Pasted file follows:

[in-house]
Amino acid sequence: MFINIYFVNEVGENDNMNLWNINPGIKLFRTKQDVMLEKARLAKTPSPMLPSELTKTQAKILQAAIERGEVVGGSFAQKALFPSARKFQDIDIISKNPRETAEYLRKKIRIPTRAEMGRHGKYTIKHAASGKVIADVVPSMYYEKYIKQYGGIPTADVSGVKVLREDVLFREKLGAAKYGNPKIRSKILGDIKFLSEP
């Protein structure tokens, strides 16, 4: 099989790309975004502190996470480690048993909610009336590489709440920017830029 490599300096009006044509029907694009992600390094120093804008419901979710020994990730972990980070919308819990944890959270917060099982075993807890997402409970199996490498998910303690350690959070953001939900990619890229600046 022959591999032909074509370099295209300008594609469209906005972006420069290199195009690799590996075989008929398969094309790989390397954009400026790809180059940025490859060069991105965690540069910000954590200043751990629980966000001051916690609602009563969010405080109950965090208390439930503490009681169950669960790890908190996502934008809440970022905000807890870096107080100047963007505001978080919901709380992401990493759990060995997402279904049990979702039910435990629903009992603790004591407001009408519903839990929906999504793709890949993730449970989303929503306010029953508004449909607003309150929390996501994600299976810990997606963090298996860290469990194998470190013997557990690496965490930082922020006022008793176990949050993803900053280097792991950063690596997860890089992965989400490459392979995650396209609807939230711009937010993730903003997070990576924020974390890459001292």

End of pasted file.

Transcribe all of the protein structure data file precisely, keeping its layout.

[in-house]
Amino acid sequence: MFINIYFVNEVGENDNMNLWNINPGIKLFRTKQDVMLEKARLAKTPSPMLPSELTKTQAKILQAAIERGEVVGGSFAQKALFPSARKFQDIDIISKNPRETAEYLRKKIRIPTRAEMGRHGKYTIKHAASGKVIADVVPSMYYEKYIKQYGGIPTADVSGVKVLREDVLFREKLGAAKYGNPKIRSKILGDIKFLSEP
């Protein structure tokens, strides 16, 4: 099989790309975004502190996470480690048993909610009336590489709440920017830029 490599300096009006044509029907694009992600390094120093804008419901979710020994990730972990980070919308819990944890959270917060099982075993807890997402409970199996490498998910303690350690959070953001939900990619890229600046 022959591999032909074509370099295209300008594609469209906005972006420069290199195009690799590996075989008929398969094309790989390397954009400026790809180059940025490859060069991105965690540069910000954590200043751990629980966000001051916690609602009563969010405080109950965090208390439930503490009681169950669960790890908190996502934008809440970022905000807890870096107080100047963007505001978080919901709380992401990493759990060995997402279904049990979702039910435990629903009992603790004591407001009408519903839990929906999504793709890949993730449970989303929503306010029953508004449909607003309150929390996501994600299976810990997606963090298996860290469990194998470190013997557990690496965490930082922020006022008793176990949050993803900053280097792991950063690596997860890089992965989400490459392979995650396209609807939230711009937010993730903003997070990576924020974390890459001292």